To pre-order The Arrival or read more information on Clockwork Watch, please head over here: http://clockworkwatch.com/
Script editing, script writing and other new factors (PlayStation Vita, namely) have kept me away for a while, sorry – but I promise I’ll be back with some rather nice news, very, very soon… stay tuned…
Clockwork Watch is ticking along nicely…
With Jennie drawing up concept artwork every week and concept creator and writer Yomi preparing an onslaught of news to unleash, our romantic Steampunk thriller Clockwork Watch is on the verge of revealing more of itself in the coming weeks. An IndieGoGo page is being set up for the first chapter of the story, The Arrival, with more news to come on how exactly Clockwork Watch will unfold.
Here’s a quick look at some of Jen’s lovely work so far:
You can find plenty more here: http://jenspiration-now.blogspot.com/search/label/Clockwork%20Watch
The official site is being worked on, but in the meantime you can stay up to date via the official Facebook page: http://www.facebook.com/ClockworkWatch
Don’t think I’ve forgotten about Magic of Myths in all of this recent excitement…
1 Berwick Street
London W1F 0DR
There you’ll find Magic of Myths sitting on their independents shelf. Be quick if you want a copy, as there’s not many left. A massive thanks to Gosh! London for supporting the book.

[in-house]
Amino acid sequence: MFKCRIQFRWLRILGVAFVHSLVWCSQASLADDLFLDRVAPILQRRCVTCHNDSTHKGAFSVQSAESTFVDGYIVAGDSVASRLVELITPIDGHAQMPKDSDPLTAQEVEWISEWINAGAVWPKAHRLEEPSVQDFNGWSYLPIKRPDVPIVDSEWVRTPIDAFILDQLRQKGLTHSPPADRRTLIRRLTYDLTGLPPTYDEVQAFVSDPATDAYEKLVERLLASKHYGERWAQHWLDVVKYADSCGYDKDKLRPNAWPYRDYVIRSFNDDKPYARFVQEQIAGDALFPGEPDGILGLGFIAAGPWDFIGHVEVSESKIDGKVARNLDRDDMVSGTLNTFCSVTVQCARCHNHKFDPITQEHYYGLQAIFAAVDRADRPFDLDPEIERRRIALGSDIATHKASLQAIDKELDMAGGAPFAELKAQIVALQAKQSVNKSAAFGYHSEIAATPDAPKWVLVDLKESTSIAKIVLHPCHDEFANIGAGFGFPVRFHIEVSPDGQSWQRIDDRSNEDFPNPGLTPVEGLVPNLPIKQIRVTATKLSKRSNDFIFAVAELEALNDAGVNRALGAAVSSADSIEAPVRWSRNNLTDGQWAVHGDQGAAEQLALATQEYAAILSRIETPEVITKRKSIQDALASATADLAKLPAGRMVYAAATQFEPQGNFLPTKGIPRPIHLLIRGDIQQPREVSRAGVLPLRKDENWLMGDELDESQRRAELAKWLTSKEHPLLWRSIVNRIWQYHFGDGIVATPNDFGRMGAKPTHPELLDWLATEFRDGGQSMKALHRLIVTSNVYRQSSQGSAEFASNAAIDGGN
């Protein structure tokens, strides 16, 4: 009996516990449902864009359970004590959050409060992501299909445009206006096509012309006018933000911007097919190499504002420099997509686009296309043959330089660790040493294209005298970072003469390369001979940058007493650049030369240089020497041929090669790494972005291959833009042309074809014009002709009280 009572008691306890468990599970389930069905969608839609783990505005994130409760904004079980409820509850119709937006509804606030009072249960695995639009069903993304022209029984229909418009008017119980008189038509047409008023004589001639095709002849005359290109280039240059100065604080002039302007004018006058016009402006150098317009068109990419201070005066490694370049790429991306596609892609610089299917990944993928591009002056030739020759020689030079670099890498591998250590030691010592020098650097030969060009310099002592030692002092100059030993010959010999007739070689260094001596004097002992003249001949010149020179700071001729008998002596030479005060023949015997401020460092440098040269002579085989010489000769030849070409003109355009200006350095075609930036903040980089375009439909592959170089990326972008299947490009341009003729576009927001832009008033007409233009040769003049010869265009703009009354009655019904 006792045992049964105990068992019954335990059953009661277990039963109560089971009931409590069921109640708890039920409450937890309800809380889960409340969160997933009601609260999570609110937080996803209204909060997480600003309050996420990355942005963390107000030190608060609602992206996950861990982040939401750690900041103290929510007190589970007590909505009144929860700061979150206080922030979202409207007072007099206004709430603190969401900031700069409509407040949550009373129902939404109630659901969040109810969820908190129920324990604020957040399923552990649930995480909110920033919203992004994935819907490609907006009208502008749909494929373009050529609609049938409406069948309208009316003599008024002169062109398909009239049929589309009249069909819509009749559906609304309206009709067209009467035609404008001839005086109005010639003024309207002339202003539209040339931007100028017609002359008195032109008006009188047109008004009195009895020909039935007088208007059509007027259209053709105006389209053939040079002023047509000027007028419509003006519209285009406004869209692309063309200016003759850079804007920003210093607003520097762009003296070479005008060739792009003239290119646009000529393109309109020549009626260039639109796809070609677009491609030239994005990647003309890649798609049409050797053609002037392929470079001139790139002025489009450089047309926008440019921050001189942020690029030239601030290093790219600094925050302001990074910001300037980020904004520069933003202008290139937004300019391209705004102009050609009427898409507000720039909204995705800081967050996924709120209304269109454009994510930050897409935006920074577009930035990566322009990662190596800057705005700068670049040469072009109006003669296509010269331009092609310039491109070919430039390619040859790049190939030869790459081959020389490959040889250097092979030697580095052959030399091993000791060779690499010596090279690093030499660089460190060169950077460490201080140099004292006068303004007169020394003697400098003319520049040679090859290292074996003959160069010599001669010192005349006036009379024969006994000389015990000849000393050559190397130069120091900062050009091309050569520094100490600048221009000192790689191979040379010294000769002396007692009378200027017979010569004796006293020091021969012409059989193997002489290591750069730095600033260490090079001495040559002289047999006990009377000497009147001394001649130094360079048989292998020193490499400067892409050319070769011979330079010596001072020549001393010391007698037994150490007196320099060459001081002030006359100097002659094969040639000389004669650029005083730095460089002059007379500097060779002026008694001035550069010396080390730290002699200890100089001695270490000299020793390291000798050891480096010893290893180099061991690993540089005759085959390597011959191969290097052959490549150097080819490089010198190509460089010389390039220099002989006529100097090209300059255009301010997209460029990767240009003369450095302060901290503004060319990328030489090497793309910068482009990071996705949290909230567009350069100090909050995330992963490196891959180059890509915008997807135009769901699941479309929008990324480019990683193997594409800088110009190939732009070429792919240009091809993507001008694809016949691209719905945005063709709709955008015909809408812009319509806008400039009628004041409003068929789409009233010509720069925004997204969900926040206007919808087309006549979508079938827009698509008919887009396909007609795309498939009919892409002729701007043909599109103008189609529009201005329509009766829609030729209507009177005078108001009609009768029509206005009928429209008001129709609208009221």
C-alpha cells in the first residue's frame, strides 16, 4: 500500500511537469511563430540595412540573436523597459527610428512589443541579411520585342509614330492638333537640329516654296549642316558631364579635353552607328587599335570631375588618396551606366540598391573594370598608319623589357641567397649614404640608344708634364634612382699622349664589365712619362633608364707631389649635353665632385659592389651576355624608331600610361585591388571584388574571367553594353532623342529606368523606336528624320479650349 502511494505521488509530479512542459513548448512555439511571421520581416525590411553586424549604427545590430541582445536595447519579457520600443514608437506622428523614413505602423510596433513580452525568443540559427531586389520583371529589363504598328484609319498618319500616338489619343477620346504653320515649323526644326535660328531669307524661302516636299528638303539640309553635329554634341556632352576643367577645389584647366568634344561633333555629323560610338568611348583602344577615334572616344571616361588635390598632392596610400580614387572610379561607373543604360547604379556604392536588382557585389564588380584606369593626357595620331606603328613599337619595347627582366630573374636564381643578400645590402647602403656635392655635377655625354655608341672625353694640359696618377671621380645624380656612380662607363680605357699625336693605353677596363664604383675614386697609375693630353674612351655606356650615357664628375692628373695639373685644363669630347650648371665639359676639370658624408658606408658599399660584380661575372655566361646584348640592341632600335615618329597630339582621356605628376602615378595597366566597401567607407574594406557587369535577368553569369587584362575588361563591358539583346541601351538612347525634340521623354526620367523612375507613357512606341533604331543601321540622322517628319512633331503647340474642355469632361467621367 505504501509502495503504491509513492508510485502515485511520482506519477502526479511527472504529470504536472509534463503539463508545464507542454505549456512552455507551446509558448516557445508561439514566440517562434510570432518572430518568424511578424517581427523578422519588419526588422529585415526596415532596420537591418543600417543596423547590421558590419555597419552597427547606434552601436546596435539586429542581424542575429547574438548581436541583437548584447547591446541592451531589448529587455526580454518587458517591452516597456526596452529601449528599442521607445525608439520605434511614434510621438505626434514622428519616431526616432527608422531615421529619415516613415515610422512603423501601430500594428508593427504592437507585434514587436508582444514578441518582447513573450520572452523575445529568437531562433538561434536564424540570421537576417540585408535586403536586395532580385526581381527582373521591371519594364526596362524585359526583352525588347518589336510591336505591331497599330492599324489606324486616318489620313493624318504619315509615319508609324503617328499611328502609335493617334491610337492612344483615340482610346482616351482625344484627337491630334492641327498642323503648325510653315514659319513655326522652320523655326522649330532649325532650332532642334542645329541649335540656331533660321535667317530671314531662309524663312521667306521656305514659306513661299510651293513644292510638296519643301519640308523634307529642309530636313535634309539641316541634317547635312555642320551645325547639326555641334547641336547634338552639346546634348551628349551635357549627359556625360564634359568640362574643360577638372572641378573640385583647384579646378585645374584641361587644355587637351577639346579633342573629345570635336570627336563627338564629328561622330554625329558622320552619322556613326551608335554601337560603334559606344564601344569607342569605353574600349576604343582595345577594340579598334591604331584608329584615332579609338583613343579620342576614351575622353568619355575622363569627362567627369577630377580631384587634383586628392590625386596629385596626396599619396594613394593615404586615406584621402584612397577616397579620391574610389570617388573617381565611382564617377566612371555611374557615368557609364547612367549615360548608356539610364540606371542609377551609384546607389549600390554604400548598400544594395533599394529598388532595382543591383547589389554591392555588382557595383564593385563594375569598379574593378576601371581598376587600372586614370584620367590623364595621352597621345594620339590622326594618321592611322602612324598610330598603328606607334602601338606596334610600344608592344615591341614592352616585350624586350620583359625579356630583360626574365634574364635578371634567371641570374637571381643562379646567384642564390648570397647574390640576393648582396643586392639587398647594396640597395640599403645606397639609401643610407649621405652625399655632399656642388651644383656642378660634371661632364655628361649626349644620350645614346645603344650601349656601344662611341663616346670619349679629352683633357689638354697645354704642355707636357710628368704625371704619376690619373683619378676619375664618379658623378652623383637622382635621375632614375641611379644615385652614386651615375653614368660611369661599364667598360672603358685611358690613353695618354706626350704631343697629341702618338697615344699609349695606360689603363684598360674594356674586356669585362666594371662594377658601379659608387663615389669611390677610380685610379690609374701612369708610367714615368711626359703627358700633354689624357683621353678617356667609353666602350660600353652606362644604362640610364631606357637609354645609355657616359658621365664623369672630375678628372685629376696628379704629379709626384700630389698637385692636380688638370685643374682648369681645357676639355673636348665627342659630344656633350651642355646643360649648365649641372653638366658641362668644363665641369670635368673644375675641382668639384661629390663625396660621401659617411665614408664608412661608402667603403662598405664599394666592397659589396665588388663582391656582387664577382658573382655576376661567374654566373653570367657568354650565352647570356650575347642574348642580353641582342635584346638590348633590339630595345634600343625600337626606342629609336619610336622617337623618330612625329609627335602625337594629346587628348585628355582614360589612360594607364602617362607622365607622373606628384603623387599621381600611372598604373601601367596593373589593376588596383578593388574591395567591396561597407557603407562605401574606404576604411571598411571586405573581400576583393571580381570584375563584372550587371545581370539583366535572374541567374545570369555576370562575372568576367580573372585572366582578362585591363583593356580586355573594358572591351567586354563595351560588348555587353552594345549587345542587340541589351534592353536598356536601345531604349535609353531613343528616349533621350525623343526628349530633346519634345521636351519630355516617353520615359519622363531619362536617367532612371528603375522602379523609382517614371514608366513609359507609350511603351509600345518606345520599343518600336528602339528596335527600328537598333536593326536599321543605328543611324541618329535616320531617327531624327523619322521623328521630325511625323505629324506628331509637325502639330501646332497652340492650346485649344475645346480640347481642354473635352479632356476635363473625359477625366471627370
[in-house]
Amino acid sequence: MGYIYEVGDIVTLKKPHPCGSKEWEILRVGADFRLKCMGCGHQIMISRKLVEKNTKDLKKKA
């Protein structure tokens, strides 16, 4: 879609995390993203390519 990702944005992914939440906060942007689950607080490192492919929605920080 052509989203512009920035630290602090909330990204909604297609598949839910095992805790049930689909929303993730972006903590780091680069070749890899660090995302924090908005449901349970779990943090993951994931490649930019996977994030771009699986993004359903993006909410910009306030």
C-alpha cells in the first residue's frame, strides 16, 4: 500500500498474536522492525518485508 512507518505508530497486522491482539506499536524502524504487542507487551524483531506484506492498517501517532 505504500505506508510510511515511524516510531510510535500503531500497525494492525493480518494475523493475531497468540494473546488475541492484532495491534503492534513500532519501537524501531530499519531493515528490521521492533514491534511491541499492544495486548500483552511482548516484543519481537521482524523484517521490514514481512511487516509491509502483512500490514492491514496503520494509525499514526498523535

Keep reading the official Magic of Myths site for more information on where you can pick up a copy, and all the latest news on the miniseries. And if you want to buy a copy via mail, you can put in an order over at Indy Planet [http://indyplanet.com/store/product_info.php?products_id=5310].
Grab a copy and let us know what you think!
So, I mentioned before two big forthcoming projects – the first being Stolen, set in the Unseen Shadows universe.
Now it’s time for the second.
I’m very pleased to announce that I’ve been signed up to write a graphic novel adaptation of a MASSIVE transmedia project by filmmaker Yomi Ayeni, called Clockwork Watch. The general concept behind Clockwork Watch is the creation of a huge world that spans across film, comics, theatre, games, Augmented Reality and more. The overarching story is a romantic thriller set in the world of Steampunk, where a scientist falls in love with his research subject – a beautiful robot. However, their love affair and her life are threatened by the values of the Victorian era they are living in, and a man with a lifelong grudge.
The first step in this new world is the graphic novel, The Arrival, which is being adapted by myself and my talented oft-artist partner-in-crime, Jennie Gyllblad. So we’re creating the entry point for Clockwork Watch – a colossal honour in itself.
Like Stolen, this project has been bubbling behind the scenes for months now, so it’s great to finally have it in the open. There are even more things happening that we can’t talk about quite yet, but we can show off some of Jennie’s lovely artwork so far…
You can see more here: http://jenspiration-now.blogspot.com/search/label/Clockwork%20Watch
Lots of very exciting announcements to come – and one so huge, you may not believe it. I know I’m still trying to take it in…
A bit behind the curve here due to so much work and gamescom at the moment, so apologies for the lateness of this one.